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SUMO: 2019 Hatsu Basho Nakabi [Middle Day]—Day 8

Here we are, halfway through the Hatsu Basho, and sitting alone atop the leaderboard once again is yokozuna Hakuho with a perfect 7–0 record. Immediately behind him with just one loss are M6 Onosho, M8 Kaisei, M13 Yago, and M15 Chiyonokuni.

Today is a big day at the Kokugikan [National Sports Arena] as the Emperor and Empress will be attending the matches. They are known to be fans of sumo and show up in person a few times per year during the Tokyo-based tournaments, though that has been less often in recent years due to their age. Indeed, today will likely be the final time the Heisei Emperor will attend sumo—he has announced his intention to abdicate the throne in April and pass the imperial title on to his son. The Emperor and Empress are much beloved by the Japanese people in general, and particularly among sumo fans, so there will be even more attention than usual paid to their presence this time as it is the sumo world’s chance to bid them farewell.

Meanwhile, on the dohyo, Hakuho seems to be as good as his word to “settle down” as the tournament moves into its second half. After struggling in the middle of Week 1, he was all business in his victory over M3 Shohozan, and is suddenly looking like the prohibitive favorite to take the first yusho [tournament championship] of 2019. Of course, a lot can happen in Week 2.

The two remaining ozeki—Takayasu and Goeido—also seem to be getting their rhythms, after rocky beginnings. If they continue to perform up to their usual standards, they could still give Hakuho some trouble in the tournament’s final days.

Onosho suffered his first defeat yesterday at the hands of Kaisei. The big Brazilian rebounded from his poor showing on Friday and slid right back into his A-level performance, easily winning yesterday’s bout. It would be great if he could continue on that path, because when he’s firing on all cylinders, Kaisei looks like an ozeki. His problem has always been that he can’t be counted on to give that kind of effort every day of a tournament. Onosho didn’t look bad in their match. He’s a young rikishi—the second-youngest in the division behind Takakeisho—and has to go through this kind of situation a few times before he’ll have the seasoning to pull through in the clutch.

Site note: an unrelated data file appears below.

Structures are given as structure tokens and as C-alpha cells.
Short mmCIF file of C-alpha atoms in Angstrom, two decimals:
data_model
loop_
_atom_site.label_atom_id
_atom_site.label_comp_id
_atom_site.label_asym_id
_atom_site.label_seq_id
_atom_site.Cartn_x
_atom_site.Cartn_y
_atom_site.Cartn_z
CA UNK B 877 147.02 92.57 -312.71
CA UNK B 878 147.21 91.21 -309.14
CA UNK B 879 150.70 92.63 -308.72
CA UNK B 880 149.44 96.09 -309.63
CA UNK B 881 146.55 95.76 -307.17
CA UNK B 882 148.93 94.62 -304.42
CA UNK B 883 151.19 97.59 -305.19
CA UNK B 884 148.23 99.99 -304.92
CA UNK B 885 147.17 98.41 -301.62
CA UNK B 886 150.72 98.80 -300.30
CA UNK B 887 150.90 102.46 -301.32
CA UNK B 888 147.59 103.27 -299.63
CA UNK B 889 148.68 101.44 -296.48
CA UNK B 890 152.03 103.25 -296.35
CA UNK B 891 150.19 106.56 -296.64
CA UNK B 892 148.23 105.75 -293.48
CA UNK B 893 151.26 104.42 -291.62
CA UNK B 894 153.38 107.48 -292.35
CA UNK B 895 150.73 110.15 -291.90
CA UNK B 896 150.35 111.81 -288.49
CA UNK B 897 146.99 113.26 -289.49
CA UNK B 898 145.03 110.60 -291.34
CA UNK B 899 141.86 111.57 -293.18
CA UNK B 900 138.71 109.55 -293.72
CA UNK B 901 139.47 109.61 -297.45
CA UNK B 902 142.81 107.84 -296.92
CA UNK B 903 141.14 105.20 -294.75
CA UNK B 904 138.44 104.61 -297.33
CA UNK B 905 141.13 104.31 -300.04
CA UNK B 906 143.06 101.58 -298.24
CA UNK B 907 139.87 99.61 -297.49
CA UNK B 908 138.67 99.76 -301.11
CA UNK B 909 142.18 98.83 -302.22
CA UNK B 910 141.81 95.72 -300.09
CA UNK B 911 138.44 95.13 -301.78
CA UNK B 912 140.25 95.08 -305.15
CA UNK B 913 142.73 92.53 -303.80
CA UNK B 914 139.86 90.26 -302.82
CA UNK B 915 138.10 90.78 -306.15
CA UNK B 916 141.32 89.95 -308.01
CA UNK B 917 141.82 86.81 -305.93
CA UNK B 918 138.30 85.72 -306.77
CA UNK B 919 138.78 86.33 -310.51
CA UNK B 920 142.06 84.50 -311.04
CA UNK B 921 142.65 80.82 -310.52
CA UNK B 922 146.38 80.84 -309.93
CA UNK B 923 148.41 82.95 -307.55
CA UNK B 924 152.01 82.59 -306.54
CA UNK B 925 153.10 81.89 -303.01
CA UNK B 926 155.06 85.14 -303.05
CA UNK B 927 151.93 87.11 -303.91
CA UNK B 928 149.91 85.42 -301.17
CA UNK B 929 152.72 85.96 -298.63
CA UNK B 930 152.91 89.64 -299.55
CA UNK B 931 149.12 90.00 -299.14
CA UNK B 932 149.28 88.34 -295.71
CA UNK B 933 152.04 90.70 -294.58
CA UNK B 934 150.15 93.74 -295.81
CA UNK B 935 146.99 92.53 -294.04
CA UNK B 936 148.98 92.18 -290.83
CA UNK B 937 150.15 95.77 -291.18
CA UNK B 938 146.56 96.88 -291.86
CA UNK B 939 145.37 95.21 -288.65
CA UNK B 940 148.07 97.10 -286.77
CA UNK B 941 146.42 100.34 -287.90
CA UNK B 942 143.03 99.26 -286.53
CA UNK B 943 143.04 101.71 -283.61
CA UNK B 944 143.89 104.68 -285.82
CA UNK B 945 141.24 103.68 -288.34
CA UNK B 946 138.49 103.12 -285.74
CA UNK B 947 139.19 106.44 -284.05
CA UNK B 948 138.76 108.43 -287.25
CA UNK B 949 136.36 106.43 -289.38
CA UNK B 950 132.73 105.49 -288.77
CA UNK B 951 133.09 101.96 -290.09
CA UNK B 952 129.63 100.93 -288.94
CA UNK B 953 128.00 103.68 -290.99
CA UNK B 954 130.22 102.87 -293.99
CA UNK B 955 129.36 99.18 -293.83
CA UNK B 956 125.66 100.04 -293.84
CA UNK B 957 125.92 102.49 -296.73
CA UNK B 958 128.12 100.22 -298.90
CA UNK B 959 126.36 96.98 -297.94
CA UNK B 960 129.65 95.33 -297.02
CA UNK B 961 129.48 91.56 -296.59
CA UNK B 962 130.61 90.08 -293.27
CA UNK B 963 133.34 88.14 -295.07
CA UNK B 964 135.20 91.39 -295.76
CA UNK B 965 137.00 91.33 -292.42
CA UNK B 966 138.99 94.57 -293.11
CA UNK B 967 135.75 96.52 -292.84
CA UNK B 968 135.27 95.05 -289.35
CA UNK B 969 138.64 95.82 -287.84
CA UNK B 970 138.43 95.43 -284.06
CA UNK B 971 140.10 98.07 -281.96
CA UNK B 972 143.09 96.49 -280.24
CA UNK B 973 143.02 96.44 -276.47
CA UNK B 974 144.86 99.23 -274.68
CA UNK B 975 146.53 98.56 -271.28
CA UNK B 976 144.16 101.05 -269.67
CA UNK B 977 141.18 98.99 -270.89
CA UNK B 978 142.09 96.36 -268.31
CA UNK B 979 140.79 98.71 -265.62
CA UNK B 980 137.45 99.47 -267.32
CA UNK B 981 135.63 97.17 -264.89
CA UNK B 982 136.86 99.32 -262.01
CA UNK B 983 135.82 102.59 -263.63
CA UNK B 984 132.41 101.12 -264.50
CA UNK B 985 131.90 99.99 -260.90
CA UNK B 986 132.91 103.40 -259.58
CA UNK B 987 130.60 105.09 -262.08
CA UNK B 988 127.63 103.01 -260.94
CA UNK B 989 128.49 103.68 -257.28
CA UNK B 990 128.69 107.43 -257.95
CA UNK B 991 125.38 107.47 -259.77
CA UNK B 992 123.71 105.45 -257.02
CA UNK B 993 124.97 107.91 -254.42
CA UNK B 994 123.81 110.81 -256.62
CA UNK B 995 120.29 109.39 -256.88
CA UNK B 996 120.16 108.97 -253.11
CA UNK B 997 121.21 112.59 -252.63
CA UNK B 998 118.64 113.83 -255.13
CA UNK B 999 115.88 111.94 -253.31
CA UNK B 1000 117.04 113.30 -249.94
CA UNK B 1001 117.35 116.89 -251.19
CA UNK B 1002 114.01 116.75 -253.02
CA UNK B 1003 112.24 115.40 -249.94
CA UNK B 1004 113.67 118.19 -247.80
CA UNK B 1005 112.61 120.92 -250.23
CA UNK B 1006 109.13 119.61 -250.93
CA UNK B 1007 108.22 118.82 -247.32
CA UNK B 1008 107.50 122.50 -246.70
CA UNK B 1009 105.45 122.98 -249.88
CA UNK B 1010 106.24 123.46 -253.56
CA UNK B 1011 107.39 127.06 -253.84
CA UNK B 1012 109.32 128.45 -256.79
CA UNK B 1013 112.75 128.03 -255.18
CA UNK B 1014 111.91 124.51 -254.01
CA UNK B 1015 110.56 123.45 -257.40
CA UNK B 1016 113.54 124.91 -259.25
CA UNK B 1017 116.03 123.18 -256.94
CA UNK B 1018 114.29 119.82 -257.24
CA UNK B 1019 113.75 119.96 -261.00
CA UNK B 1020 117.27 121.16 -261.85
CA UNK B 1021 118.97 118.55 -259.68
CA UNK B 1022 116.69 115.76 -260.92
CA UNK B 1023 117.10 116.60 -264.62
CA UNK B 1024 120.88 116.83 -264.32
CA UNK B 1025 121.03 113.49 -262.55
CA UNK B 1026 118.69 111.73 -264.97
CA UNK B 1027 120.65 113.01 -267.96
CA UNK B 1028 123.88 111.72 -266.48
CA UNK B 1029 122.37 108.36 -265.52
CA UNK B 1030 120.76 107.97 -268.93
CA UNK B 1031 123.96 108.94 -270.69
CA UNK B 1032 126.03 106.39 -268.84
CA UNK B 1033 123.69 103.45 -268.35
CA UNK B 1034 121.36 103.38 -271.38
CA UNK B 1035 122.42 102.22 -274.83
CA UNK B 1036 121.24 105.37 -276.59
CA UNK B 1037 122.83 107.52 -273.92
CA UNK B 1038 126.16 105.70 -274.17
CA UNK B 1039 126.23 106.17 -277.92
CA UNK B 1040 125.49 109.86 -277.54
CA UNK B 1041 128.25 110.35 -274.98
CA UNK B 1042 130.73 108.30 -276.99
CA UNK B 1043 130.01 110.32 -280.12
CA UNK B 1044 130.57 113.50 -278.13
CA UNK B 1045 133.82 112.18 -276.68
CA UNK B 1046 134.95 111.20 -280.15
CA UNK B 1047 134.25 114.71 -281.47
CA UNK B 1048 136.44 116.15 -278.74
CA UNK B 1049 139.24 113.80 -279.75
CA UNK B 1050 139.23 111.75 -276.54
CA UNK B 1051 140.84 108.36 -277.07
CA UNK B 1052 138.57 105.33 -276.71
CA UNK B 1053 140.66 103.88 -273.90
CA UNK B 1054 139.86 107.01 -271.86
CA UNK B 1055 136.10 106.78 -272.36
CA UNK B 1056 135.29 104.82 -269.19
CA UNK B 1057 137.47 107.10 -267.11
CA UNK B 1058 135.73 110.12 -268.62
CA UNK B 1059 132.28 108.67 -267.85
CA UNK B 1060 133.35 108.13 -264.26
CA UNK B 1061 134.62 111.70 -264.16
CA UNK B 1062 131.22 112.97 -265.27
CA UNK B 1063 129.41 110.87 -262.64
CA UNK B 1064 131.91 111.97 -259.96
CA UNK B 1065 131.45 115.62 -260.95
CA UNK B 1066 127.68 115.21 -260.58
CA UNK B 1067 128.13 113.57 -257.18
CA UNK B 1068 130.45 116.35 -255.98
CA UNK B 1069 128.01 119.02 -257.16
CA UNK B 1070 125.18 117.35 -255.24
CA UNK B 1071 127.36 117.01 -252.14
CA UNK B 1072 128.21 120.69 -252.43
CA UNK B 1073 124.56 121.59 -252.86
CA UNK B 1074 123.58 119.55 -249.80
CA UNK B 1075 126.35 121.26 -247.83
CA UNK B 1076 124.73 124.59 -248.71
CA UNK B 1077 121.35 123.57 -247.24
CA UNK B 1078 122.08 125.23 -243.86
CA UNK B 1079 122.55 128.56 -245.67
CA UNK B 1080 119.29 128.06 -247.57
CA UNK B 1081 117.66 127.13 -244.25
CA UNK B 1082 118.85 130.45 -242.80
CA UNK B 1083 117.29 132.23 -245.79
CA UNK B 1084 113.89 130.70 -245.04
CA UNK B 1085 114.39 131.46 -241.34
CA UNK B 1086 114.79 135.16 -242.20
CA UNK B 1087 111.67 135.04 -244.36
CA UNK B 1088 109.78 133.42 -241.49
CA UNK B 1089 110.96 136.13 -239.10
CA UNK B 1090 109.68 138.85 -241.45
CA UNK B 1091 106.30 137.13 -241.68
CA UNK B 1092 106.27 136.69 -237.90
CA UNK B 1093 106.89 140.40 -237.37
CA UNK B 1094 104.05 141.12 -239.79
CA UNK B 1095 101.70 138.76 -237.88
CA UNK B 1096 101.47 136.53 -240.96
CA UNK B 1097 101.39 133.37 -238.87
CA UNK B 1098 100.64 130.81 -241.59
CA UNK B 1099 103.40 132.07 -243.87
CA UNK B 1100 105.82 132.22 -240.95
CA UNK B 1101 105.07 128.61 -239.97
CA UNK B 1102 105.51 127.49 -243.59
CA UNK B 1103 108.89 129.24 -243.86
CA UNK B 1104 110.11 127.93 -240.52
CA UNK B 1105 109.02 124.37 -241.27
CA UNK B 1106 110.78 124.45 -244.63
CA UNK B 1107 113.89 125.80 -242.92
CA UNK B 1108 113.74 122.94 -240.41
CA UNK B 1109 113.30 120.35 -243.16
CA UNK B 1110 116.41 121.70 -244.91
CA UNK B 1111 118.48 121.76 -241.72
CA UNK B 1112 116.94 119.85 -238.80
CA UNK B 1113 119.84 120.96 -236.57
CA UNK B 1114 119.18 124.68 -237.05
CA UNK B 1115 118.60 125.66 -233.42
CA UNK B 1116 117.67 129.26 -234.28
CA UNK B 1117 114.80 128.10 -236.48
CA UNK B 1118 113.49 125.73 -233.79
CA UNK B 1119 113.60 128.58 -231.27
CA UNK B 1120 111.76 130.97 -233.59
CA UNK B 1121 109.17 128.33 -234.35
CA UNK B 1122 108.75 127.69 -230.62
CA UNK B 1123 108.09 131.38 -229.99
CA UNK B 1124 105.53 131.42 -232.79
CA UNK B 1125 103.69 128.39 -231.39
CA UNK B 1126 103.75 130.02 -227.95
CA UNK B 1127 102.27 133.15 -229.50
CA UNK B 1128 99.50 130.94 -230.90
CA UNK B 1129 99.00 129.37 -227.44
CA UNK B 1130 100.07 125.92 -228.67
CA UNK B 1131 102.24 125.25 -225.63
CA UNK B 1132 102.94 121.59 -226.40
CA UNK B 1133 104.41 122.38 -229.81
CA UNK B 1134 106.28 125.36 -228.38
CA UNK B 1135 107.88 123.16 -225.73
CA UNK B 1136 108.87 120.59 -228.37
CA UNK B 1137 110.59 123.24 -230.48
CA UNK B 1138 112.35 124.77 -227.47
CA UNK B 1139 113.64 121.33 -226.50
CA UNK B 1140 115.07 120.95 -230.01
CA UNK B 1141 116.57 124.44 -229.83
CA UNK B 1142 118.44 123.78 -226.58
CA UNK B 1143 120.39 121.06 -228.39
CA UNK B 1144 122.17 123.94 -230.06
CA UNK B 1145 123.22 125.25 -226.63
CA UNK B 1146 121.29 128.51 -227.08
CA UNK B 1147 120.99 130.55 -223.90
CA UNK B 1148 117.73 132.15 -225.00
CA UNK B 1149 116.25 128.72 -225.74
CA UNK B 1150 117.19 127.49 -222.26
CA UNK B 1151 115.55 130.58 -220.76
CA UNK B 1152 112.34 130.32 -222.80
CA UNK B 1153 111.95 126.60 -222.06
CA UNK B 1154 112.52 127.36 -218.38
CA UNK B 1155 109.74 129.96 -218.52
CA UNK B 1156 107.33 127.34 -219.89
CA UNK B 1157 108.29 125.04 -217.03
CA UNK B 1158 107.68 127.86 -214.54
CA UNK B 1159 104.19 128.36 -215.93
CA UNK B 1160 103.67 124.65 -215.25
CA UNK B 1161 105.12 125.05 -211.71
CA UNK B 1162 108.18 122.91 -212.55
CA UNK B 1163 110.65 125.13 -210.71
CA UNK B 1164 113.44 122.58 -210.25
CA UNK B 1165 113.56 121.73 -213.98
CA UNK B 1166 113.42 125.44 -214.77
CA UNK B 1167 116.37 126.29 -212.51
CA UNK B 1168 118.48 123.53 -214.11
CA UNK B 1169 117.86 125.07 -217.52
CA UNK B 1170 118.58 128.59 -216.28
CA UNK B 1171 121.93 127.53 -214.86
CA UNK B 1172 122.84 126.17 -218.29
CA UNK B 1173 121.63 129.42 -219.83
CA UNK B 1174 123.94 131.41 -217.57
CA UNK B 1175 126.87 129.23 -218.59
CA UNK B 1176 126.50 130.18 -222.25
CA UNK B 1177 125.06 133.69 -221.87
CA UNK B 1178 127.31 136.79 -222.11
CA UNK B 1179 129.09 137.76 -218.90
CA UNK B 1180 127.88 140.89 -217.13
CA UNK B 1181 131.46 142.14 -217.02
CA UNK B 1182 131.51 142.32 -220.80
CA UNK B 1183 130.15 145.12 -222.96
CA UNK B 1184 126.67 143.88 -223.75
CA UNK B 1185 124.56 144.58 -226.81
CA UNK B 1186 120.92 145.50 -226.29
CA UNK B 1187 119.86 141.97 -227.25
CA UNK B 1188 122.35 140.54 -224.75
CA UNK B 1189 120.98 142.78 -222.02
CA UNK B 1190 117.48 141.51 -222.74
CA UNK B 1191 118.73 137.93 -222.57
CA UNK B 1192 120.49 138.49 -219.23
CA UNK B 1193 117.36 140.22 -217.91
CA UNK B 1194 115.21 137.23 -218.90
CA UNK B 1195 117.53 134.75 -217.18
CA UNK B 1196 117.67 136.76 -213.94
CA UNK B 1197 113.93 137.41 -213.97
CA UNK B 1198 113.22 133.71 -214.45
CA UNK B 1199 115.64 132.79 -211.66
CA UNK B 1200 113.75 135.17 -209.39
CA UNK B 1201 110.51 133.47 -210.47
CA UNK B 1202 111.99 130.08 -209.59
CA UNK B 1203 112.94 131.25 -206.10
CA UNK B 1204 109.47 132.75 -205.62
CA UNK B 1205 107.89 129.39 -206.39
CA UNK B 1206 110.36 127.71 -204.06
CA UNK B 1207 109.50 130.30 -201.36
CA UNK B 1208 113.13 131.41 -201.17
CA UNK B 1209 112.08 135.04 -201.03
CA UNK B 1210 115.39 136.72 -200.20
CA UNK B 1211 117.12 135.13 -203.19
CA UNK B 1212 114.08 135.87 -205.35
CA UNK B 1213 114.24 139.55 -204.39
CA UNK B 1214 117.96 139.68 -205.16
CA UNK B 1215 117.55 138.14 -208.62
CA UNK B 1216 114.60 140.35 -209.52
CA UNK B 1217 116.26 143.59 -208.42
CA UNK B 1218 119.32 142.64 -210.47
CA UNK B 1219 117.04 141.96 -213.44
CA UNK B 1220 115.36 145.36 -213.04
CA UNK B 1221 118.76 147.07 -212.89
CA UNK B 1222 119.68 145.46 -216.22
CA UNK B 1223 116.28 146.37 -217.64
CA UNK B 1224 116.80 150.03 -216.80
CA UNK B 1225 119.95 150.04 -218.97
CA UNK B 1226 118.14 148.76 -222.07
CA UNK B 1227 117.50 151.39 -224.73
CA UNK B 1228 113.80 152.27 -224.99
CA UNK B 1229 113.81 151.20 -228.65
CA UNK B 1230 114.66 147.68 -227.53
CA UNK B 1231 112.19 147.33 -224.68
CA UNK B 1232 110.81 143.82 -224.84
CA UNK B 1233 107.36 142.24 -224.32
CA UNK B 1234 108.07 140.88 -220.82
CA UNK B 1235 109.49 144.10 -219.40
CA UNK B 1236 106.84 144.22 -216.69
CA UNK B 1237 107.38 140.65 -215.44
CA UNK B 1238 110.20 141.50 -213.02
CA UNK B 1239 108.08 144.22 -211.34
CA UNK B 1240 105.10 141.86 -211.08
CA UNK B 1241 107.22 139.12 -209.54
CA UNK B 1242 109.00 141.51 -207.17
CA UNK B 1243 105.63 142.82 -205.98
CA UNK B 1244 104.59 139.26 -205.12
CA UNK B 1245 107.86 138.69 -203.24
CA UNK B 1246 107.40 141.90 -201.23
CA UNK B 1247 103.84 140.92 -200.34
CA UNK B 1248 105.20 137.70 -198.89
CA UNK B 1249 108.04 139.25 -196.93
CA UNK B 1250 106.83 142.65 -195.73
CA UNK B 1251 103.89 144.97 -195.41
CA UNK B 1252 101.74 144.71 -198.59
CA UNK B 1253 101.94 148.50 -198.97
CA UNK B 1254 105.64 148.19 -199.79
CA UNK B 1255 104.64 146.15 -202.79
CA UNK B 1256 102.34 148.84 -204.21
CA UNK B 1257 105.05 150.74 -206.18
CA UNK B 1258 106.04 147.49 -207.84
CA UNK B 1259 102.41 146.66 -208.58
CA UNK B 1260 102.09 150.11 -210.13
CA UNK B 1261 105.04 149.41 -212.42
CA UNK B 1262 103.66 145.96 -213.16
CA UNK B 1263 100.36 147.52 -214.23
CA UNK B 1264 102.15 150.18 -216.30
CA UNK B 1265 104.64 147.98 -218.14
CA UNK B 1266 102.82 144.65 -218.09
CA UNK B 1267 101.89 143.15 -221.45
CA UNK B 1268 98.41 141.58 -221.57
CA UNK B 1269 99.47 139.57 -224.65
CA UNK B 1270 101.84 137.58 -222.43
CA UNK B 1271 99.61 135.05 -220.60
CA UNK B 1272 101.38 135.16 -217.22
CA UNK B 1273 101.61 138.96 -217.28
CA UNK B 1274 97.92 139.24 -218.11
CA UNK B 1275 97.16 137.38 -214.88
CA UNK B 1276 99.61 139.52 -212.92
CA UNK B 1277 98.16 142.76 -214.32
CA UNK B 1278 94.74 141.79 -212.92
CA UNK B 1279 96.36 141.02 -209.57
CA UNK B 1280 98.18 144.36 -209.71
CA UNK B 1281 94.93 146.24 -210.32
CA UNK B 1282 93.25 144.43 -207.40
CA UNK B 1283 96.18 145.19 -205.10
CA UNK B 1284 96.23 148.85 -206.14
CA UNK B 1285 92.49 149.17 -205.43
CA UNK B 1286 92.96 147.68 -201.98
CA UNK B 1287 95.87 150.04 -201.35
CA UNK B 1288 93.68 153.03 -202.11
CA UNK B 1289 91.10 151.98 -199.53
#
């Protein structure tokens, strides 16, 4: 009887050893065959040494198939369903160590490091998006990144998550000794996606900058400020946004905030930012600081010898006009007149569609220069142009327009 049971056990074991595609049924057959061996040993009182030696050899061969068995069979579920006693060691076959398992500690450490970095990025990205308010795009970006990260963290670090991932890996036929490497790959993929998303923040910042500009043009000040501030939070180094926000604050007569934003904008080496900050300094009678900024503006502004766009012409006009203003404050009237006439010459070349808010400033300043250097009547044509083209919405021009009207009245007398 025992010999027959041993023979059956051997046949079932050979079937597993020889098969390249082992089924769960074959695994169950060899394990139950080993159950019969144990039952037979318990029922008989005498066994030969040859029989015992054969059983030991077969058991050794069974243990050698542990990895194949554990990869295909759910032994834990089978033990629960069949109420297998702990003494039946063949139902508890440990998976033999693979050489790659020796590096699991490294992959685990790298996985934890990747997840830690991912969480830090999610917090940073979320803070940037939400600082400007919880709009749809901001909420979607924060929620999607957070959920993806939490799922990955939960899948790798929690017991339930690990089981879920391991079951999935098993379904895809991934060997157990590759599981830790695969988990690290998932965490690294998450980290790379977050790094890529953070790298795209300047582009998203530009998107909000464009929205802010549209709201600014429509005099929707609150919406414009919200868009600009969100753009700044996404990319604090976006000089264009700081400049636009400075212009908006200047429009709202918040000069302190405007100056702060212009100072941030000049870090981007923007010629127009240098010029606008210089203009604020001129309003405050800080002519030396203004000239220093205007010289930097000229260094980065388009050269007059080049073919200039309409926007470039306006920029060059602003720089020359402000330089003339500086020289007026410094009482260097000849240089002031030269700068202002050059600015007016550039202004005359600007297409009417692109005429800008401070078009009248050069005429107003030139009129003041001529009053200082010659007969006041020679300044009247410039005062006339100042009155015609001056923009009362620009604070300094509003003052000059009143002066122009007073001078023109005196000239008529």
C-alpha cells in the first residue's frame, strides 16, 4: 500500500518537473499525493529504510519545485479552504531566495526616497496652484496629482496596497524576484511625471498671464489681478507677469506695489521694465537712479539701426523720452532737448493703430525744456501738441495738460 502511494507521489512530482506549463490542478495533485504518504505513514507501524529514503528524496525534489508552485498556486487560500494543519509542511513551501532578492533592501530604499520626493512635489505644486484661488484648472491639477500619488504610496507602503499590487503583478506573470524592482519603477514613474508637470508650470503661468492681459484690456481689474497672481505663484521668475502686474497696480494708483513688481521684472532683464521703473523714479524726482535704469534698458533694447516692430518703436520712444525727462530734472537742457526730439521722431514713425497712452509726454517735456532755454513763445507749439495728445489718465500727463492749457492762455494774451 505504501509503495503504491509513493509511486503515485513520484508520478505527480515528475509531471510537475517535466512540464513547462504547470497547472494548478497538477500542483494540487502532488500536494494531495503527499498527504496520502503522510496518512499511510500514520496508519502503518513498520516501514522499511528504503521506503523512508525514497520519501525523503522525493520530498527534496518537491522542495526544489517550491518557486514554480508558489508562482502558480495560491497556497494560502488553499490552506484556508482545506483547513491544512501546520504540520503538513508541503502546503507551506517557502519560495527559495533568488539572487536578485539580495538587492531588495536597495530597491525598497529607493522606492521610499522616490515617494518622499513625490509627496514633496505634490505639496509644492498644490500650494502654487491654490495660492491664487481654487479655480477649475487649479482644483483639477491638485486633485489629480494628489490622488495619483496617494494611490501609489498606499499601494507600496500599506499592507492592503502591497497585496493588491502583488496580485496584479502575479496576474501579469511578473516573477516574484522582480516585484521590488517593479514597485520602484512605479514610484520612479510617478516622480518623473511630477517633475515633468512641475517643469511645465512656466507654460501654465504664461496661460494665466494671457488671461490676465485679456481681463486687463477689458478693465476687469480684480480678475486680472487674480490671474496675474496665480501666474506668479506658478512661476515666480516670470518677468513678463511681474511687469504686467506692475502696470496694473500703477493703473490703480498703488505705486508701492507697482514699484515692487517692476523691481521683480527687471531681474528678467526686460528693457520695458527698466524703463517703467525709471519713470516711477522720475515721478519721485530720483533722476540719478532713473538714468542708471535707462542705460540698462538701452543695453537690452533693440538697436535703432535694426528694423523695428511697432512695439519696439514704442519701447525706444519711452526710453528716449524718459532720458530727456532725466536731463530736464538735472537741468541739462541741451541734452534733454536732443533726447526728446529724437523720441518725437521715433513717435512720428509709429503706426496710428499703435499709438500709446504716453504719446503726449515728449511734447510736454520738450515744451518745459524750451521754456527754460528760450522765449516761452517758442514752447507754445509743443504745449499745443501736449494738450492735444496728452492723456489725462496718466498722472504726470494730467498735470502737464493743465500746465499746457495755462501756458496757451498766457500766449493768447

Interestingly, those two young rikish—Takakeisho and Onosho—have a very long history together. They fought often when they were in college, and joined professional sumo at about the same time, both making their way up the ranks quickly and continuing to square off regularly. They will do so again today in what most people think is the marquee match of nakabi.

M5 Aoiyama lost his second match of the tournament yesterday, knocking him off the leaderboard. He got a little sloppy and let M6 Chiyotairyu use his own favorite hatakikomi [slap down] maneuver against him. If he wants to stay in the yusho race, he’s going to have to come back in a big way because his match today is against Hakuho.

There has been a lot of rough sumo this tournament, with several rikishi already having gone kyujo [absent due to injury] and several more sporting bandages. However the arguably the most beat up of all is M11 Ikioi, who had a gash opened on his forehead on Day 1 (requiring several stitches) and falling hard on his knee on Day 2 (leaving him hobbling out of the arena afterward). Yesterday, Ikioi got a thumb jabbed in his left eye, momentarily leaving him unable to see and sending him to the hospital afterward. Amazingly, though, he will be back in action again today. Ikioi is the sport’s current iron-man, having NEVER missed a day of competition since he joined professional sumo in March of 2005.

Today’s most interesting matches include:

M13 Yago (6–1) vs. M16 Daiamami (2–5)—Have a look at Yago, who remains one win off the pace in the yusho race. (1:25)
M12 Kagayaki (1–6) vs. M15 Chiyonokuni (6–1)—Likewise, have a look at Chiyonokuni, who is also in the group currently tied for second place. (1:55)
M15 Kotoeko (3–4) vs. M11 Ikioi (4–3)—Battered, bloodied, and half-blind, Ikioi is STILL fighting on! (3:30)
M4 Kotoshogiku (4–3) vs. M8 Kaisei (6–1)—Another of our second-place rikishi, Kaisei facing Kotoshogiku, who he’s only ever beaten once in all their past meetings. (5:55)
Sekiwake Takakeisho (5–2) vs. M6 Onosho (6–1)—This is the big match of the day. The two youngest rikishi in the division, who are also among the brightest next-gen stars, and both still in the hunt for the yusho. (9:45)
M5 Aoiyama (5–2) vs. yokozuna Hakuho (7–0)—And, of course, our leader, Hakuho, going for kachi-koshi on Day 8. Aoiyama has only ever beaten the yokozuna once in nineteen tries. (12:55)

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